Genotype-by-sequencing (GBS) methods have revolutionized the field of molecular ecology, but their application in molecular phylogenetics remains somewhat limited. In addition, most phylogenetic studies based on large GBS data sets have relied on analyses of concatenated data rather than species tree methods that explicitly account for genealogical stochasticity among loci. We explored the utility of “double-digest” restriction site-associated DNA sequencing (ddRAD-seq) for phylogenetic analyses of the Lagonosticta firefinches (family Estrildidae) and the Vidua brood parasitic finches (family Viduidae). As expected, the number of homologous loci shared among samples was negatively correlated with genetic distance due to the accumulation of restriction site polymorphisms. Nonetheless, for each genus, we obtained data sets of ∼3000 loci shared in common among all samples, including a more distantly related outgroup taxon. For all samples combined, we obtained >1000 homologous loci despite ∼20 my divergence between estrildid and parasitic finches. In addition to nucleotide polymorphisms, the ddRAD-seq data yielded large sets of indel and locus presence–absence polymorphisms, all of which had higher consistency indices than mtDNA sequence data in the context of concatenated parsimony analyses. Species tree methods, using individual gene trees or single nucleotide polymorphisms as input, generated results broadly consistent with analyses of concatenated data, particularly for Lagonosticta, which appears to have a well resolved, bifurcating history. Results for Vidua were also generally consistent across methods and data sets, although nodal support and results from different species tree methods were more variable. Lower gene tree congruence in Vidua is likely the result of its unique evolutionary history, which includes rapid speciation by host shift and occasional hybridization and introgression due to incomplete reproductive isolation. We conclude that ddRAD-seq is a cost-effective method for generating robust phylogenetic data sets, particularly for analyses of closely related species and genera.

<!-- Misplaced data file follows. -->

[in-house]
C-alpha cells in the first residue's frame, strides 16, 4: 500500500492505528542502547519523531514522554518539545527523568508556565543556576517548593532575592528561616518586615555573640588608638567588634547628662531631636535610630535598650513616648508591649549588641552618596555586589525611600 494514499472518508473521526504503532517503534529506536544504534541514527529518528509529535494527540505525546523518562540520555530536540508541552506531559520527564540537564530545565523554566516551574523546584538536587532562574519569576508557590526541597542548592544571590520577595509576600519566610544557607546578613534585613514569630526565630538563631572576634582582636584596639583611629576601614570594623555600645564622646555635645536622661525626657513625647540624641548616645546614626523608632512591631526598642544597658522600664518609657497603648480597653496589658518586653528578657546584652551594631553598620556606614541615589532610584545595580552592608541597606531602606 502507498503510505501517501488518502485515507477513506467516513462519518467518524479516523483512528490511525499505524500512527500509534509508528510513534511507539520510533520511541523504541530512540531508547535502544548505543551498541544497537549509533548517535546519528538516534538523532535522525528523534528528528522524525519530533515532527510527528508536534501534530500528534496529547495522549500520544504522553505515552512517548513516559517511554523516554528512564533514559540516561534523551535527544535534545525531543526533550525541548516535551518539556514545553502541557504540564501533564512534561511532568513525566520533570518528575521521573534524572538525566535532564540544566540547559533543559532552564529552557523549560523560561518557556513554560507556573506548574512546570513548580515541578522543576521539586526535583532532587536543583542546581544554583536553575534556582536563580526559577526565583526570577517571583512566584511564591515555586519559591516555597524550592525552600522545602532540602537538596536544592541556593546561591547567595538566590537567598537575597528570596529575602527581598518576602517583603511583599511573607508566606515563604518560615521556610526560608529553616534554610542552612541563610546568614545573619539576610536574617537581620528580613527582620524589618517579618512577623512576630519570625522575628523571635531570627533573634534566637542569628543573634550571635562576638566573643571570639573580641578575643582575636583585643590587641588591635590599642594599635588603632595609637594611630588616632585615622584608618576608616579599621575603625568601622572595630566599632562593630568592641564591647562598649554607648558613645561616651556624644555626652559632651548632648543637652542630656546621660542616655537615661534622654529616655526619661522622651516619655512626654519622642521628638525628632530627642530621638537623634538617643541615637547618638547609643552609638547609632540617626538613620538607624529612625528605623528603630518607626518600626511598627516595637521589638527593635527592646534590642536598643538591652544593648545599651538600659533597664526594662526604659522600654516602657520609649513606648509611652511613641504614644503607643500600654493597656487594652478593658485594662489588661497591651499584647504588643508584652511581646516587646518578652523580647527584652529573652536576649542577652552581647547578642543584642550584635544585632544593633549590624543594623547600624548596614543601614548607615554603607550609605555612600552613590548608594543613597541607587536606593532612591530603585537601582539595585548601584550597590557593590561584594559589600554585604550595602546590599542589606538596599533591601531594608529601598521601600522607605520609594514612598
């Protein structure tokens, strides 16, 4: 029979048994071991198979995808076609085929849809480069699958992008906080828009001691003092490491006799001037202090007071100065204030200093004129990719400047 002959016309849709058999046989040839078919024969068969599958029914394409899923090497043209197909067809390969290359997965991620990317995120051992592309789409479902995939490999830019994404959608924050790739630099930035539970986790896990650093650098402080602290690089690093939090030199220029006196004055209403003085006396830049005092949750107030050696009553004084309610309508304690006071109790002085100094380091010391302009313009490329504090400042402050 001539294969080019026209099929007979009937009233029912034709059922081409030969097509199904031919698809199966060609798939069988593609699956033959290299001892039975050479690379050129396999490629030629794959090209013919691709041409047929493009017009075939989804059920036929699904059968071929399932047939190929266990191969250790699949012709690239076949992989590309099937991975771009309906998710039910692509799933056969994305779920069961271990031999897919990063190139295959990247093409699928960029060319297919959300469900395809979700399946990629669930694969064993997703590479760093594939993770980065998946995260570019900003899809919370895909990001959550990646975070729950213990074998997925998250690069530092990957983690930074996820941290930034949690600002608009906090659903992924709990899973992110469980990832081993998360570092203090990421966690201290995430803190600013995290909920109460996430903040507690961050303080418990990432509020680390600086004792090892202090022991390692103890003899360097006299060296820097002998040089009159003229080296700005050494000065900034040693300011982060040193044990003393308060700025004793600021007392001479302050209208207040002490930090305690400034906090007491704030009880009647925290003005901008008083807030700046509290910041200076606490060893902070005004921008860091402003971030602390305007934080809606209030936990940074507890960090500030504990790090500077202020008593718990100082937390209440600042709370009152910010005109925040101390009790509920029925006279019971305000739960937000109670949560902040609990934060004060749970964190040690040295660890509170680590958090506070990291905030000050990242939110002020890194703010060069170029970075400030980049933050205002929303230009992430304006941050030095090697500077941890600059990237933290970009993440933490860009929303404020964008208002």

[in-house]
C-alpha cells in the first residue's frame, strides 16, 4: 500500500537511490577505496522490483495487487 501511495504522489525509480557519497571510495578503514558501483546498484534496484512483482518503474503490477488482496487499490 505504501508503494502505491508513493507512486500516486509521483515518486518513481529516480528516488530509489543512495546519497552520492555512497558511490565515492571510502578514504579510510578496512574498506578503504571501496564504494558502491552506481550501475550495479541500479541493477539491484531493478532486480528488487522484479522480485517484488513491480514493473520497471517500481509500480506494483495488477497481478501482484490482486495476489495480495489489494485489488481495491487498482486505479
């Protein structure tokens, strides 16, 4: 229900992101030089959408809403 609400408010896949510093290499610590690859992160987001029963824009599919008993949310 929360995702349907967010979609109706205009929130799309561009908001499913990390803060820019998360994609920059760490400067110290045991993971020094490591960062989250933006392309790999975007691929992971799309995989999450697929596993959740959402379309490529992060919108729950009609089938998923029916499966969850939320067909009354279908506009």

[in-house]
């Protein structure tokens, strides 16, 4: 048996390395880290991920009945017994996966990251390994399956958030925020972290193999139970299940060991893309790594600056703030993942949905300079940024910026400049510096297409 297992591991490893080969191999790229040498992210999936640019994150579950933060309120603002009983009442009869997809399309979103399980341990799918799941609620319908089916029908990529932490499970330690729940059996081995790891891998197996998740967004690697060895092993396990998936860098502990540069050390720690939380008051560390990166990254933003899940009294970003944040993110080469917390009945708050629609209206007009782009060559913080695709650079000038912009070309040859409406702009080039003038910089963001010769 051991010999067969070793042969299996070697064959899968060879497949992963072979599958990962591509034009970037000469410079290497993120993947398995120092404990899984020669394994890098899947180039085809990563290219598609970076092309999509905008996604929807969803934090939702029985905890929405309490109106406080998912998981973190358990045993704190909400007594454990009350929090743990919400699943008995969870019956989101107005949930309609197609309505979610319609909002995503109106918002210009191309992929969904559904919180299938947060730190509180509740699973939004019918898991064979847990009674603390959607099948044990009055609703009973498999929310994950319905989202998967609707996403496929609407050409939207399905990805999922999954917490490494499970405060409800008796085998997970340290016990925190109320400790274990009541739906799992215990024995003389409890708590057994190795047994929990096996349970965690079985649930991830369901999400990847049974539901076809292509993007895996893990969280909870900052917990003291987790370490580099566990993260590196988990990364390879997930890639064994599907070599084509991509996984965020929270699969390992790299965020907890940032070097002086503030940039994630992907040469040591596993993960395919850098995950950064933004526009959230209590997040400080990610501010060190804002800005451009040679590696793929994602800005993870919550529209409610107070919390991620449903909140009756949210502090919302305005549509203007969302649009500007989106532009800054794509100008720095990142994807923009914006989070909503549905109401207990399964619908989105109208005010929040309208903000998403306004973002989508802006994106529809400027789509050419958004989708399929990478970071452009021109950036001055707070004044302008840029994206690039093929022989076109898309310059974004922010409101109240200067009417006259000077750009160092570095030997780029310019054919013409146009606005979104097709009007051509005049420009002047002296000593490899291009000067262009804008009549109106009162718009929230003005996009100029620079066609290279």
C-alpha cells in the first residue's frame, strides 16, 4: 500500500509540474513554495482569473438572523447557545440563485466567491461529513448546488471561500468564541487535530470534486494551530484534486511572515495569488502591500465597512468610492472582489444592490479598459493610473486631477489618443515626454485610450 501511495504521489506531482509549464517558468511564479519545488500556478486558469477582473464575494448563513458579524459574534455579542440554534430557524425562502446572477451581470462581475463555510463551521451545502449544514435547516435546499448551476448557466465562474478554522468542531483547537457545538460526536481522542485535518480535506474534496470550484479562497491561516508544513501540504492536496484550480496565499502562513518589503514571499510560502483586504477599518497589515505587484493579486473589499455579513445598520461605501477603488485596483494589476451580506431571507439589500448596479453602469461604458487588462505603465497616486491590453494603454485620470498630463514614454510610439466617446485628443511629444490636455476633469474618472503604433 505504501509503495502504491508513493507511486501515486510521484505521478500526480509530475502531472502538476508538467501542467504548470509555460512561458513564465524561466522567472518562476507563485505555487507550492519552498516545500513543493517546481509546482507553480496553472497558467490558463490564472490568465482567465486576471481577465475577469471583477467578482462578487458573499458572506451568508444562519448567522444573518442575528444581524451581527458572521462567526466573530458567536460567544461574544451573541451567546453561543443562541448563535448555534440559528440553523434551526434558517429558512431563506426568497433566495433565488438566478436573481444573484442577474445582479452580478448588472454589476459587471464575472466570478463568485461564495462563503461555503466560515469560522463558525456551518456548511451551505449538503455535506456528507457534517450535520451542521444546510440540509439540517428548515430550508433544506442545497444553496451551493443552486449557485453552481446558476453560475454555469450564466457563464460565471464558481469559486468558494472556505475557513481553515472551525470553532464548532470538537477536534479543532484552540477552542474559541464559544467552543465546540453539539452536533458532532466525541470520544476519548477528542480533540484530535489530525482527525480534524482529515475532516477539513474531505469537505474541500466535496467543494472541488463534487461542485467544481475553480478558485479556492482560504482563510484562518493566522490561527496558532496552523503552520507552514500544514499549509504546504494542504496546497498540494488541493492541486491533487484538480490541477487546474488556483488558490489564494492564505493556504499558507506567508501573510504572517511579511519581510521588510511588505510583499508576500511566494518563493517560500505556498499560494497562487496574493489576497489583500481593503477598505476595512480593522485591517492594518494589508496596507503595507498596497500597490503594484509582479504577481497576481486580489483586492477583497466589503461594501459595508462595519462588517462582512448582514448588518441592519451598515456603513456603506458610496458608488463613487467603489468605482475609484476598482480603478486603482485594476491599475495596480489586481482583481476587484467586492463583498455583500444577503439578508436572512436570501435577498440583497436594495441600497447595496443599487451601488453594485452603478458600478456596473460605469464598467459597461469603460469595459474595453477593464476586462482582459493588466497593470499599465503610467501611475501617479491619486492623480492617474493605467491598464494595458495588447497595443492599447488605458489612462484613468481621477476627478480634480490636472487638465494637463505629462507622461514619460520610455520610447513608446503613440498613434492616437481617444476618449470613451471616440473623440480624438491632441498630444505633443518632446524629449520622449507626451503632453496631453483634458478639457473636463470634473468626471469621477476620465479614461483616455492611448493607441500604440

Rapid diversification is often associated with morphological or ecological adaptations that allow organisms to radiate into novel niches. Neotropical Adelpha butterflies, which comprise over 200 species and subspecies, are characterized by extraordinary breadth in host plant use and wing colour patterns compared to their closest relatives. To examine the relationship between phenotypic and species diversification, we reconstructed the phylogenetic history of Adelpha and its temperate sister genus Limenitis using genomewide restriction-site-associated DNA (RAD) sequencing. Despite a declining fraction of shared markers with increasing evolutionary distance, the RAD-Seq data consistently generated well-supported trees using a variety of phylogenetic methods. These well-resolved phylogenies allow the identification of an ecologically important relationship with a toxic host plant family, as well as the confirmation of widespread, convergent wing pattern mimicry throughout the genus. Taken together, our results support the hypothesis that evolutionary innovations in both larvae and adults have permitted the colonization of novel host plants and fuelled adaptive diversification within this large butterfly radiation.